Customs Seizure/Detention Attorneys in California and Washington

Importers whose goods have been detained or seized are well advised to discuss the situation with an experienced Customs attorney.  Our customs lawyers can navigate through complex administrative procedures daily.  We coordinate effectively with various government officials, and our attorneys understand what is required in the petitions for expedited review, release, manipulation, and/or export, as required to garner releases.  In certain cases, counsel may demand a release from Customs, and if not granted they may initiate a lawsuit to obtain a lawful release order from a federal District Court.

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Our customs lawyers are known nationally and internationally as a top law firm in customs law, and international trade law. 

The firm is headquartered in San Francisco, with offices in Washington, Los Angeles.  

 

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Our customs attorneys represent importers whose goods have been detained or seized.

Contact a firm attorney at (415) 498-0070.

Information About Customs Seizures and Detentions

General information

If a Customs examination is conducted for the purpose of trade compliance, the goods may be inspected for the following types of issues: (1) marks, trademarks and other intellectual property rights (IPR) issues, (2) proper origin claims, (3) proper labeling and marking of the goods, (4) the classification and valuation of the goods; (5) proper invoicing descriptions and quantity reporting; (6) compliance with the regulatory requirements of an alphabet soup of other federal agencies (e.g., ATF, CDRH, CPSC, DOC, DOT, EPA, FCC, FDAFINCEN, F&WSetc.) 

Some compliance issues are not a cause for a detention of the merchandise (for example, Customs may advance the valuation of goods, or reclassify merchandise into higher tariff provisions without issuing a detention).  However, certain issues that impact the admissiblity of the goods can require the agency to detain & possibly seize the merchandise - take for example, incorrect markings, IPR violations, or safety issues.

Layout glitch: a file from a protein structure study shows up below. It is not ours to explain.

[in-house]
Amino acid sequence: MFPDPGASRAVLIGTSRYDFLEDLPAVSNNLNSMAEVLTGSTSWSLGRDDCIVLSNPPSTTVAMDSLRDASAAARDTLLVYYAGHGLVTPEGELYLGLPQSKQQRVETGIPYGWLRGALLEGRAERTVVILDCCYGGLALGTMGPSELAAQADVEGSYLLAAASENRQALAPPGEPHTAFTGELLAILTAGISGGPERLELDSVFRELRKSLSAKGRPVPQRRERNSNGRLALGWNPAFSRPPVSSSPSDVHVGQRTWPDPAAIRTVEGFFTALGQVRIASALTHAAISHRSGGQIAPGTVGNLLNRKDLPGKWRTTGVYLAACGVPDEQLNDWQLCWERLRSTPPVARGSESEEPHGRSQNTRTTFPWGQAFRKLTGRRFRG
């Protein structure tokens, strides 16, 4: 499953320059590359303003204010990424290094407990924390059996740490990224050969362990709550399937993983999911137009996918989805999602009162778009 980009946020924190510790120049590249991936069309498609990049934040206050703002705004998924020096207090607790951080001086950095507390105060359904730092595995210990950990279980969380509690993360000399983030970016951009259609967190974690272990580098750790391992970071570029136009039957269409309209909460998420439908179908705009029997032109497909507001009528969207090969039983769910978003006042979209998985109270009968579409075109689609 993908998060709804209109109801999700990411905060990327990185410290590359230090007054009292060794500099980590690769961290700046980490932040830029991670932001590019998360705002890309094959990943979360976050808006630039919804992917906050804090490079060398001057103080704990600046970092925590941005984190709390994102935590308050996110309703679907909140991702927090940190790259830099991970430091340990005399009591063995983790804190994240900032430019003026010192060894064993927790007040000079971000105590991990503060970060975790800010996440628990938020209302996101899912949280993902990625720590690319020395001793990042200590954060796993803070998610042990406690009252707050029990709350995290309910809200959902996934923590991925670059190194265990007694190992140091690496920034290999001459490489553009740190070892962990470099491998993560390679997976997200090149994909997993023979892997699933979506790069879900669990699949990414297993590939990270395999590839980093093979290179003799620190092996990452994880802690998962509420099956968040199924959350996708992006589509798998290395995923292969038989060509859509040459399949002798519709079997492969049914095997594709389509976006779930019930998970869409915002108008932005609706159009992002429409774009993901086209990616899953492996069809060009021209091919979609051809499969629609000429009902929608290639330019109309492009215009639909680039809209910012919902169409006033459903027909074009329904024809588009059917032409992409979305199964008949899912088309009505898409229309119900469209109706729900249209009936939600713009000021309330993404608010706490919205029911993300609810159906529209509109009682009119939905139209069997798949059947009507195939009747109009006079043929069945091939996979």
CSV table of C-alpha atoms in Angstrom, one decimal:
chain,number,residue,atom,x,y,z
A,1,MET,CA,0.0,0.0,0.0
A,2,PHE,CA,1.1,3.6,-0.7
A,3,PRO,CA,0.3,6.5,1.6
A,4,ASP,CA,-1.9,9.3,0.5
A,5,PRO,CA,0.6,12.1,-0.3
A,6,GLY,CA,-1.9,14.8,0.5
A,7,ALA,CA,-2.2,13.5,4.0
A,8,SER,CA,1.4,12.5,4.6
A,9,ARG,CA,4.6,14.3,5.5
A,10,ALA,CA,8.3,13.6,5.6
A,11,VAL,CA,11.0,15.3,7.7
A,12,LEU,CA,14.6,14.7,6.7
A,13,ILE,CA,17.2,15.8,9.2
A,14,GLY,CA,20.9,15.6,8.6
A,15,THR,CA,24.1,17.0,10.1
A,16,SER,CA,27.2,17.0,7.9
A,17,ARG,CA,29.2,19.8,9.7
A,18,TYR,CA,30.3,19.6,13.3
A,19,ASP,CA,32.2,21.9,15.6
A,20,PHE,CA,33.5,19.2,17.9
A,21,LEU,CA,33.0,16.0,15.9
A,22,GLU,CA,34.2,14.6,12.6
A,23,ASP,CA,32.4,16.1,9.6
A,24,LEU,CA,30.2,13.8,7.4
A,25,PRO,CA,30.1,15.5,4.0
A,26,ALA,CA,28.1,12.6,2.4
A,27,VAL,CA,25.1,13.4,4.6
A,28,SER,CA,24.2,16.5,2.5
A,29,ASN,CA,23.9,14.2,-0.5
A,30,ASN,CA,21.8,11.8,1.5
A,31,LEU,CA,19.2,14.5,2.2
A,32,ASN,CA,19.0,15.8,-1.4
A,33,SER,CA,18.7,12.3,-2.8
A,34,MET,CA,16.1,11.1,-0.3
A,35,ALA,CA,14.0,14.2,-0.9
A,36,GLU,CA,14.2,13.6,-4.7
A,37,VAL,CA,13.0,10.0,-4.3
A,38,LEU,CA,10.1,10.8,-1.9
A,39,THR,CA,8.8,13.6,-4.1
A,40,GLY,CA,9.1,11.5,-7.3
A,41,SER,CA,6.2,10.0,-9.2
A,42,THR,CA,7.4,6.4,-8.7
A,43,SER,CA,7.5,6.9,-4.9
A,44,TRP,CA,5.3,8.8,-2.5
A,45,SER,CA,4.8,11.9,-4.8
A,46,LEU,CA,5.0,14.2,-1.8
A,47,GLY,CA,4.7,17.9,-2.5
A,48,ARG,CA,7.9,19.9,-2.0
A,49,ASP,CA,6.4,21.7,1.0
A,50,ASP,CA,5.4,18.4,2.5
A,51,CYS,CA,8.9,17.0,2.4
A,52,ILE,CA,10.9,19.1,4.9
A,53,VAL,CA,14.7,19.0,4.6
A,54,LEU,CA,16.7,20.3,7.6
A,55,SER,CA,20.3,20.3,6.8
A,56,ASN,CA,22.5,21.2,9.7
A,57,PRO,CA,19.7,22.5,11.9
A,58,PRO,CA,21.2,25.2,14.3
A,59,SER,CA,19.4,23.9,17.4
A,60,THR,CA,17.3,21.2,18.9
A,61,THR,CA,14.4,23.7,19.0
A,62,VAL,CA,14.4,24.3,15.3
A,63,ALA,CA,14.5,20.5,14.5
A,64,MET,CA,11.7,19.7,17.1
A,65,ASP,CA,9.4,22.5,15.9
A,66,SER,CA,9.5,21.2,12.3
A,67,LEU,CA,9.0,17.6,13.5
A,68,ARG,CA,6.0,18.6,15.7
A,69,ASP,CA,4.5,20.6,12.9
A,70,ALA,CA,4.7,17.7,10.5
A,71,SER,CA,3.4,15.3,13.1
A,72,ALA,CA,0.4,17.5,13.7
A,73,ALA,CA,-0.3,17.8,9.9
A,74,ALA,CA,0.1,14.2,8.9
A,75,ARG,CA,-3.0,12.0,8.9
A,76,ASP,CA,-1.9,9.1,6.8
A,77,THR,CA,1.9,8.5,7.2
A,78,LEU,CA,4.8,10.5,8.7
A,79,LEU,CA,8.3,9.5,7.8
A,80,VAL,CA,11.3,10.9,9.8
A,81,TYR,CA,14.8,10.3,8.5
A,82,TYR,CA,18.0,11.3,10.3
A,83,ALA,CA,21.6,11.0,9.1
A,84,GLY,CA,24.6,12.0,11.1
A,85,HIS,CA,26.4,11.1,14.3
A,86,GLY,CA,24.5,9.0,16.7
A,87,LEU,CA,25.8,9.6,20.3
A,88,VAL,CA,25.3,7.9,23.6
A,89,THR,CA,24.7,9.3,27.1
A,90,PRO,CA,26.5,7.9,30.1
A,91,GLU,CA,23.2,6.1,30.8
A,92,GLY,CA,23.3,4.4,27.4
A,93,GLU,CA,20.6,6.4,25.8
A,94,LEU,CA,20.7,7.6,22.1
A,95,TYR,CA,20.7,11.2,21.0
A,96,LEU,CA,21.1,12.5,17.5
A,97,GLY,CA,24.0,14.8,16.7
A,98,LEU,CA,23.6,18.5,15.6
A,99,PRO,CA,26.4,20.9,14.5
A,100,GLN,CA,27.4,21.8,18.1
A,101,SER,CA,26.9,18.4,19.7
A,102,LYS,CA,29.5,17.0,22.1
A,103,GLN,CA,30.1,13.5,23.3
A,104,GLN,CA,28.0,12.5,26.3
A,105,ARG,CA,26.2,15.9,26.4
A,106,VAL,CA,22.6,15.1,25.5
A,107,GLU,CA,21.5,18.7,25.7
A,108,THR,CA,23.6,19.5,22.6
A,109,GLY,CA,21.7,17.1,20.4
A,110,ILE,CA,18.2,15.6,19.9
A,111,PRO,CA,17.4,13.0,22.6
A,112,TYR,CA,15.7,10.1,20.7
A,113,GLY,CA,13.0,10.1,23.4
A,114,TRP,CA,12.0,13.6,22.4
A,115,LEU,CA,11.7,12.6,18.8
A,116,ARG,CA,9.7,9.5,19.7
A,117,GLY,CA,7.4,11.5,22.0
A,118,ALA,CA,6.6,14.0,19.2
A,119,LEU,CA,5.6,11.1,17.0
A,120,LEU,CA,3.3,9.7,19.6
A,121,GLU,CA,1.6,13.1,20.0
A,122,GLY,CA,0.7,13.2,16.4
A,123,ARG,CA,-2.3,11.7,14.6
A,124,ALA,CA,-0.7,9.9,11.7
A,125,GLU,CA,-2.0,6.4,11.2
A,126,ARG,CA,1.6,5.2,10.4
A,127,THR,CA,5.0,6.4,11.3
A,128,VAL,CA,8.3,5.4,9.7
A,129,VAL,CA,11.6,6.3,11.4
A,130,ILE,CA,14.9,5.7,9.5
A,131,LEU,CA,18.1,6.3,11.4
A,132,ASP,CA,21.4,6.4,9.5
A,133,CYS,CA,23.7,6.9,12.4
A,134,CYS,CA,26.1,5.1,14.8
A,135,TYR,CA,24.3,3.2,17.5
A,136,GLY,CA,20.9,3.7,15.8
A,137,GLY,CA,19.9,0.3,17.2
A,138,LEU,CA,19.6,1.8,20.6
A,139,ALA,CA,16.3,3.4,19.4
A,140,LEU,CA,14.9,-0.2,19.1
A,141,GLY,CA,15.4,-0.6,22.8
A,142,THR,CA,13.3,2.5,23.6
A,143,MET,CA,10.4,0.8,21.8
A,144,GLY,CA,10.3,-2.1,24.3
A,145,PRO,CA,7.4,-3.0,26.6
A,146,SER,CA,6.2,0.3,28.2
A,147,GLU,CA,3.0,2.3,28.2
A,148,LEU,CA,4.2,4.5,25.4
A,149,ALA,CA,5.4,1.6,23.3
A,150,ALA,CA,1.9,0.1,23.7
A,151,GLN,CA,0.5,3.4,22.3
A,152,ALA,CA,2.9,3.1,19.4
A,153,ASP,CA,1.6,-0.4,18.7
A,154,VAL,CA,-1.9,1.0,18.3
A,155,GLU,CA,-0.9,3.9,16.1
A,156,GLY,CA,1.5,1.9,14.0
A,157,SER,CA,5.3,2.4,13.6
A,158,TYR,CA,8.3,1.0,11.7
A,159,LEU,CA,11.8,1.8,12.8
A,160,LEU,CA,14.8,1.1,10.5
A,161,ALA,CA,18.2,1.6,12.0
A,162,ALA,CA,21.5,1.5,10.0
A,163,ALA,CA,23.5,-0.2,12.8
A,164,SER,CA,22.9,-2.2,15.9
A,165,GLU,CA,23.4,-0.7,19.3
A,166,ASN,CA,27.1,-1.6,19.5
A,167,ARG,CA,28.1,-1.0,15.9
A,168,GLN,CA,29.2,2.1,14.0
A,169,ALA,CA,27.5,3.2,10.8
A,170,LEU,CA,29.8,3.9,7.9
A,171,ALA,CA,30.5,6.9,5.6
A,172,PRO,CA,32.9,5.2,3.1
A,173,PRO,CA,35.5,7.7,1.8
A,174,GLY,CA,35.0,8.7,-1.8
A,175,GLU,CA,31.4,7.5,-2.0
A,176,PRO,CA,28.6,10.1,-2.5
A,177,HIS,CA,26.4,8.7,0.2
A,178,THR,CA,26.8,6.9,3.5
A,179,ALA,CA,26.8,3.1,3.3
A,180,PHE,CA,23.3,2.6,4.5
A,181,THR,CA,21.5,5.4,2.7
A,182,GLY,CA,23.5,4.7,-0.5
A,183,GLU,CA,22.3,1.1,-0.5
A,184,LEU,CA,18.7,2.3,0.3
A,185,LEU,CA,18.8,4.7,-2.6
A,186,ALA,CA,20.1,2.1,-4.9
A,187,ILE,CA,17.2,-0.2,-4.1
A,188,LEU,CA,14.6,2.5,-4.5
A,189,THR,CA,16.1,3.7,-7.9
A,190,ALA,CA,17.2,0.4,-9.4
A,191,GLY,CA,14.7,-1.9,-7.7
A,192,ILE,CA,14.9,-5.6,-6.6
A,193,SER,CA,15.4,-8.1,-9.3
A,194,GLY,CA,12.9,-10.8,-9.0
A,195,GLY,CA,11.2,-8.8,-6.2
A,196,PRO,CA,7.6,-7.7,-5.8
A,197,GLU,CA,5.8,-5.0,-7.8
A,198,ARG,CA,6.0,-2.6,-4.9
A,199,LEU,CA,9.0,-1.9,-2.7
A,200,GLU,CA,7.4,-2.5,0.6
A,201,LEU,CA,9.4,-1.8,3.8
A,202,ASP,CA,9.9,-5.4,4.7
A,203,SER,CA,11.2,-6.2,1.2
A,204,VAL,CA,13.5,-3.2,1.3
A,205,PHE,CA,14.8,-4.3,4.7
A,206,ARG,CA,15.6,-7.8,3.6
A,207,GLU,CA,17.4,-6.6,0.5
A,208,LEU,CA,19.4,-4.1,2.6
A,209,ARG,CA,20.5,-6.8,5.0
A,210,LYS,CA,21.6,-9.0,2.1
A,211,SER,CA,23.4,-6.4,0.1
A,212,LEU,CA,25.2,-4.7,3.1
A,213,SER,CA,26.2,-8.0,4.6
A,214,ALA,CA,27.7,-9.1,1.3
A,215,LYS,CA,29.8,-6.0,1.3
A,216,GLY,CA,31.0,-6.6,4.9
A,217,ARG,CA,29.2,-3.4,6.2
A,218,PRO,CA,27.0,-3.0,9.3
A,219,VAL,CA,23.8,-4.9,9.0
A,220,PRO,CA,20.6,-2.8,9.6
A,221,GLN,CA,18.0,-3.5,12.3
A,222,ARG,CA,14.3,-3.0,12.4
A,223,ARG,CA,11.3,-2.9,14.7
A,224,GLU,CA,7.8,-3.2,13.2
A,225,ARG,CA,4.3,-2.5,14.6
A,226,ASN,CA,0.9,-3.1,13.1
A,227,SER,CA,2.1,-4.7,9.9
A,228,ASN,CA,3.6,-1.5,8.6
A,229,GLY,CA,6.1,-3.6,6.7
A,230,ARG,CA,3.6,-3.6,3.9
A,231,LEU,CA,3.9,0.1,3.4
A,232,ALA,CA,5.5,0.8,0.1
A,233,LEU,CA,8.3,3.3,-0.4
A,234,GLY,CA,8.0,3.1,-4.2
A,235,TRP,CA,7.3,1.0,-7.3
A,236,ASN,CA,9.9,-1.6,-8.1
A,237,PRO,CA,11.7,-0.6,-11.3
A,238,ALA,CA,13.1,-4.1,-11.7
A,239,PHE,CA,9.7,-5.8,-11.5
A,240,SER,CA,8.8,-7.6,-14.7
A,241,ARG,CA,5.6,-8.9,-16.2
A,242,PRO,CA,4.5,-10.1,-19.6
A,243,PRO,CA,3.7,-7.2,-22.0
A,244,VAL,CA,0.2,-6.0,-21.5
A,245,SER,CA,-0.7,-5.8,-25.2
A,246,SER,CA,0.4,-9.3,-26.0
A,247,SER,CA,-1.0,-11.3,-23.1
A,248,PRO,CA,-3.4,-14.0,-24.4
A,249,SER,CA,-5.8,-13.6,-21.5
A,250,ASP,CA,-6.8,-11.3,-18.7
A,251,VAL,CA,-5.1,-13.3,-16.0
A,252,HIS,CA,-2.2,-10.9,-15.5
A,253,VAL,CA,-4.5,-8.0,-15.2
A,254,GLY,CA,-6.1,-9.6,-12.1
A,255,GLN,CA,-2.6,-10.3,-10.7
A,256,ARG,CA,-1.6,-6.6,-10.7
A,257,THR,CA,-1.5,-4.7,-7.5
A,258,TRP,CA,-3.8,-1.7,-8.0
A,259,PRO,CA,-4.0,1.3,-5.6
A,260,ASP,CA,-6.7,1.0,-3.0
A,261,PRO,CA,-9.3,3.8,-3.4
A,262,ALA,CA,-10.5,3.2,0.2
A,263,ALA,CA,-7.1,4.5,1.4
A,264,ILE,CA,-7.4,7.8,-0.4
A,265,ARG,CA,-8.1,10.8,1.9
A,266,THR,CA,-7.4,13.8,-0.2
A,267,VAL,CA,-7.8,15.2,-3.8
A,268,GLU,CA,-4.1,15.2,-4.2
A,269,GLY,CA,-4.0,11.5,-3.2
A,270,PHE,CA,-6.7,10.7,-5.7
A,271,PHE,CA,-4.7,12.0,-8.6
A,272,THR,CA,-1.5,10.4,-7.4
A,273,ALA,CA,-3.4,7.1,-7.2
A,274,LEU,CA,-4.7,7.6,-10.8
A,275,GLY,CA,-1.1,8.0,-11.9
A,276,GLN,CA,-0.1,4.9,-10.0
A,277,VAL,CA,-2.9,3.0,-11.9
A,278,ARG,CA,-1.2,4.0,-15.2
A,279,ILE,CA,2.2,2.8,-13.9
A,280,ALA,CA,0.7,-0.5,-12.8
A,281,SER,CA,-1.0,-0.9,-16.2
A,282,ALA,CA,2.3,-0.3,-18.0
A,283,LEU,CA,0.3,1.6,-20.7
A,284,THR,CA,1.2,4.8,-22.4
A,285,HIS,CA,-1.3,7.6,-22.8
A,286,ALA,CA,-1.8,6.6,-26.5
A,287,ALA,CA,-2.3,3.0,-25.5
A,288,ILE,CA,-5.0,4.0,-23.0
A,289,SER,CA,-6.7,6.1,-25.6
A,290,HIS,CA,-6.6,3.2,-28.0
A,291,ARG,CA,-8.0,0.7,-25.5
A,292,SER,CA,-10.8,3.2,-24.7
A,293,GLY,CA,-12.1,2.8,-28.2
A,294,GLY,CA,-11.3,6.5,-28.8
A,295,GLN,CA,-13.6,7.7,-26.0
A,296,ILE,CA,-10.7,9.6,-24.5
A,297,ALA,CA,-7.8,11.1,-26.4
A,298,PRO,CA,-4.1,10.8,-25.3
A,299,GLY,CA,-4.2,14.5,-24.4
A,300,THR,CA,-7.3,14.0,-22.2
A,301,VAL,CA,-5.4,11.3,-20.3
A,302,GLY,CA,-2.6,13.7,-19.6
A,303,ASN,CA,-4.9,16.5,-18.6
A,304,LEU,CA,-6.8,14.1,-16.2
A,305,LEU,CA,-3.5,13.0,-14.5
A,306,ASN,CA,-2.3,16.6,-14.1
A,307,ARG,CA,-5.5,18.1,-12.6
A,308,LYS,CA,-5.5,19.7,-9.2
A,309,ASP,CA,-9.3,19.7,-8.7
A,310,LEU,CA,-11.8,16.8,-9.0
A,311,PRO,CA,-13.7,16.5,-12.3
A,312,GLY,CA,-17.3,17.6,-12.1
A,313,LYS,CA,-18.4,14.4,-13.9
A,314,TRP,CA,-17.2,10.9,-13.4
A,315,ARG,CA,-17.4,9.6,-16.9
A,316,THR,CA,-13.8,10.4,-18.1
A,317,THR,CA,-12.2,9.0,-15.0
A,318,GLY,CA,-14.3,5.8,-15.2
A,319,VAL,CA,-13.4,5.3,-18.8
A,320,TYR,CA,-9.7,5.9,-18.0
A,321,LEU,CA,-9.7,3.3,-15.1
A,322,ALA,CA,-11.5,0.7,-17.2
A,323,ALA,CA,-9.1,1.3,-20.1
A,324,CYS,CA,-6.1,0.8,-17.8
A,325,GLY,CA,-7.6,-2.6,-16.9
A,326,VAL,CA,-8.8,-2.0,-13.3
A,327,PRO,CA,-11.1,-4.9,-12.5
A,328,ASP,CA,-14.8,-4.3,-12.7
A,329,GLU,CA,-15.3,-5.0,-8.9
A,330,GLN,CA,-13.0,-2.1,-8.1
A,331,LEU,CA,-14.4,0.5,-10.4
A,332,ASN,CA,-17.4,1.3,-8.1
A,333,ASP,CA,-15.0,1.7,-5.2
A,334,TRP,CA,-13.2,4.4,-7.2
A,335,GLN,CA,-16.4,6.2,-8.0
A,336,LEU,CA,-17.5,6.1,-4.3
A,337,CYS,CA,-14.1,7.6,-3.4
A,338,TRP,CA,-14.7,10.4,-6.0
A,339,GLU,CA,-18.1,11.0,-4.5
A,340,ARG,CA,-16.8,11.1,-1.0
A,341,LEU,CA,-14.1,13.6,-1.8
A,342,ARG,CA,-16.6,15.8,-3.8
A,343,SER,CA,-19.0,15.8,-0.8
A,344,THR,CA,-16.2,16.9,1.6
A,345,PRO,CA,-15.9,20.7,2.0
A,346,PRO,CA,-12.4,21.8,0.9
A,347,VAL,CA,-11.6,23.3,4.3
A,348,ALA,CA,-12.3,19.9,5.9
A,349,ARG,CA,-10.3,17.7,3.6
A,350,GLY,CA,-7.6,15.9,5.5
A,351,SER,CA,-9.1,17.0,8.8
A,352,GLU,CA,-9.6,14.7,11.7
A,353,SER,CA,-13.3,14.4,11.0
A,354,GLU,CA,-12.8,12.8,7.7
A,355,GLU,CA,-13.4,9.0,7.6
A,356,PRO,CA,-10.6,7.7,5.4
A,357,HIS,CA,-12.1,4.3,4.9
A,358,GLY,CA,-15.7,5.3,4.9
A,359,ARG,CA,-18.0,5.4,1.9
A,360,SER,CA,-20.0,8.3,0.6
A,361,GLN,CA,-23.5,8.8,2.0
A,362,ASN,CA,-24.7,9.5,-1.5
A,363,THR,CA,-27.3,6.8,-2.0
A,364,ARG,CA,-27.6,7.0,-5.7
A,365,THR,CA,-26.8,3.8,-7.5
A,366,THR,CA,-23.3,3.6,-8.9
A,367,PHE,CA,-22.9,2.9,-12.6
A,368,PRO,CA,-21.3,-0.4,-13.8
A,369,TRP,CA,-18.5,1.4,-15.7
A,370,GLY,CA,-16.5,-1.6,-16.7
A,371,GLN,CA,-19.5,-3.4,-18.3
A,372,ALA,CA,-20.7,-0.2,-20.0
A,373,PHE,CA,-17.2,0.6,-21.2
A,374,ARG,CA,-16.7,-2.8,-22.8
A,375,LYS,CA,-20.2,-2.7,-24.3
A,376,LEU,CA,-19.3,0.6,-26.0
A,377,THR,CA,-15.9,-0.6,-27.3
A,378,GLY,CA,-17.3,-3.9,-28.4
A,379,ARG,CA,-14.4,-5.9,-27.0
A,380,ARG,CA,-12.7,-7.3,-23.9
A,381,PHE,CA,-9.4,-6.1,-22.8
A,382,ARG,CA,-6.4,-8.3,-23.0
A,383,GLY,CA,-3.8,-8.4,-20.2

Reference Citations:

[1]   19 USC § 1499(c)(2).

[2]  19 U.S.C. § 1526(e); 19 U.S.C. § 1595a(c) and § 18 U.S.C. 2320.

[3]  19 C.F.R. 141.113(g).

[4]  19 C.F.R. 141.113(b). 

 

Detentions

Detained goods are typically detained within five days of arrival, following which the agency should issue a formal Notice of Detention within another five days (i.e., the importer should receive a formal detention notice within a total of 10 days after arrival, excluding weekends and holidays).  For various reasons, the government does not always abide by its own protocols.

The Notice of Detention is supposed to clearly set forth the specific reason(s) for Customs action, including the nature of any tests or inquiries to be conducted and the nature of any information that, if supplied to Customs, might accelerate the disposition of the detention.[1]  This protocol is not always followed, so it is usually helpful to have an attorney involved in the response process from the outset. 

The Notice of Detention provides an importer with a limited opportunity to respond directly to Customs; hence, it is a best practice for an importer to have ready access to all underlying documentation that supports the importation and admissibility of  its goods, and for the importer to respond in a clearly and cogently to the concerns raised by Customs.  

 

Seizures

If unresolved, merchandise detentions typically evolve into seizure cases.  The government must formally undertake the legal forfeiture of the importer's goods by the issuance of a seizure notice.   After providing the importer with the opportunity for rebuttal (through administrative or judicial review) the goods may be sent for destruction or auction).  

Sometimes property other than shipped goods will be subject to seizure, such as a conveyance, currency or financial instruments.  Obviously, given the limited opportunity for rebuttal, it is important to respond effectively with experienced legal counsel.

In addition to the loss of its goods, the importer should be aware that U.S. law can provide for significant civil penalties for merchandise introduced, or attempted to be introduced, contrary to law or for bearing counterfeit marks.[2] 

 

Complications

The detention and seizure process with U.S. Customs is unfortunately fraught with complications.

  • Sometimes importers fail to receive timely mailed notices from U.S. Customs. If not resolved timely, forfeitures can result.
  • Customs can lose track of paperwork or personnel changes can cause delays.
  • Perishable goods can spoil
  • Lab tests and paperwork may be discrepant, and erroneous
  • Interim delays can cause expensive accruals of storage and/or demurrage fees.
  • Unresolved exam flags may result in relentless delays and exam costs.
  • Unresolved seizures can result in expensive civil penalty assessments.
  • Redelivery Orders may also be issued by the government to reach back to shipments recently released from Customs custody.